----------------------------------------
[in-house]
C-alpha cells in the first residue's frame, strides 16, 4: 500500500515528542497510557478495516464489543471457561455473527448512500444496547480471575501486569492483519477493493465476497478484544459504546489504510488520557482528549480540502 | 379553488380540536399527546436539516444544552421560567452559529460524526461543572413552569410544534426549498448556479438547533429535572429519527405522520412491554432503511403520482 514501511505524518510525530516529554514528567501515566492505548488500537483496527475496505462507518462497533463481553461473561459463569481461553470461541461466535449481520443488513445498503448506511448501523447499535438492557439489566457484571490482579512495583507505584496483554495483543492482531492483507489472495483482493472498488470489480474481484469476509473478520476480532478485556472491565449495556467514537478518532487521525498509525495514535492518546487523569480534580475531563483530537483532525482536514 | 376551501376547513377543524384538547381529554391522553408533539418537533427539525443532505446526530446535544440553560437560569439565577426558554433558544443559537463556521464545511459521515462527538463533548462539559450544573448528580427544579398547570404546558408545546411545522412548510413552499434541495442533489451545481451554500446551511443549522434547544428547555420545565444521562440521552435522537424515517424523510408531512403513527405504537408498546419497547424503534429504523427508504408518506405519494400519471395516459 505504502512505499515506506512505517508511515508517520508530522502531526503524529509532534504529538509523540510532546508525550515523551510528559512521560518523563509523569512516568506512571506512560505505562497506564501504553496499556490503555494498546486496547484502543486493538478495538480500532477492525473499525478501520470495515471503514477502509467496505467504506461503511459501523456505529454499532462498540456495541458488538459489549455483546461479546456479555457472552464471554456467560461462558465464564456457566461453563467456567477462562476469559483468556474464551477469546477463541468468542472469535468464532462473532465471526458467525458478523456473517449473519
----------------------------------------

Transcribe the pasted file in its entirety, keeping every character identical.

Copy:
[in-house]
C-alpha cells in the first residue's frame, strides 16, 4: 500500500515528542497510557478495516464489543471457561455473527448512500444496547480471575501486569492483519477493493465476497478484544459504546489504510488520557482528549480540502 | 379553488380540536399527546436539516444544552421560567452559529460524526461543572413552569410544534426549498448556479438547533429535572429519527405522520412491554432503511403520482 514501511505524518510525530516529554514528567501515566492505548488500537483496527475496505462507518462497533463481553461473561459463569481461553470461541461466535449481520443488513445498503448506511448501523447499535438492557439489566457484571490482579512495583507505584496483554495483543492482531492483507489472495483482493472498488470489480474481484469476509473478520476480532478485556472491565449495556467514537478518532487521525498509525495514535492518546487523569480534580475531563483530537483532525482536514 | 376551501376547513377543524384538547381529554391522553408533539418537533427539525443532505446526530446535544440553560437560569439565577426558554433558544443559537463556521464545511459521515462527538463533548462539559450544573448528580427544579398547570404546558408545546411545522412548510413552499434541495442533489451545481451554500446551511443549522434547544428547555420545565444521562440521552435522537424515517424523510408531512403513527405504537408498546419497547424503534429504523427508504408518506405519494400519471395516459 505504502512505499515506506512505517508511515508517520508530522502531526503524529509532534504529538509523540510532546508525550515523551510528559512521560518523563509523569512516568506512571506512560505505562497506564501504553496499556490503555494498546486496547484502543486493538478495538480500532477492525473499525478501520470495515471503514477502509467496505467504506461503511459501523456505529454499532462498540456495541458488538459489549455483546461479546456479555457472552464471554456467560461462558465464564456457566461453563467456567477462562476469559483468556474464551477469546477463541468468542472469535468464532462473532465471526458467525458478523456473517449473519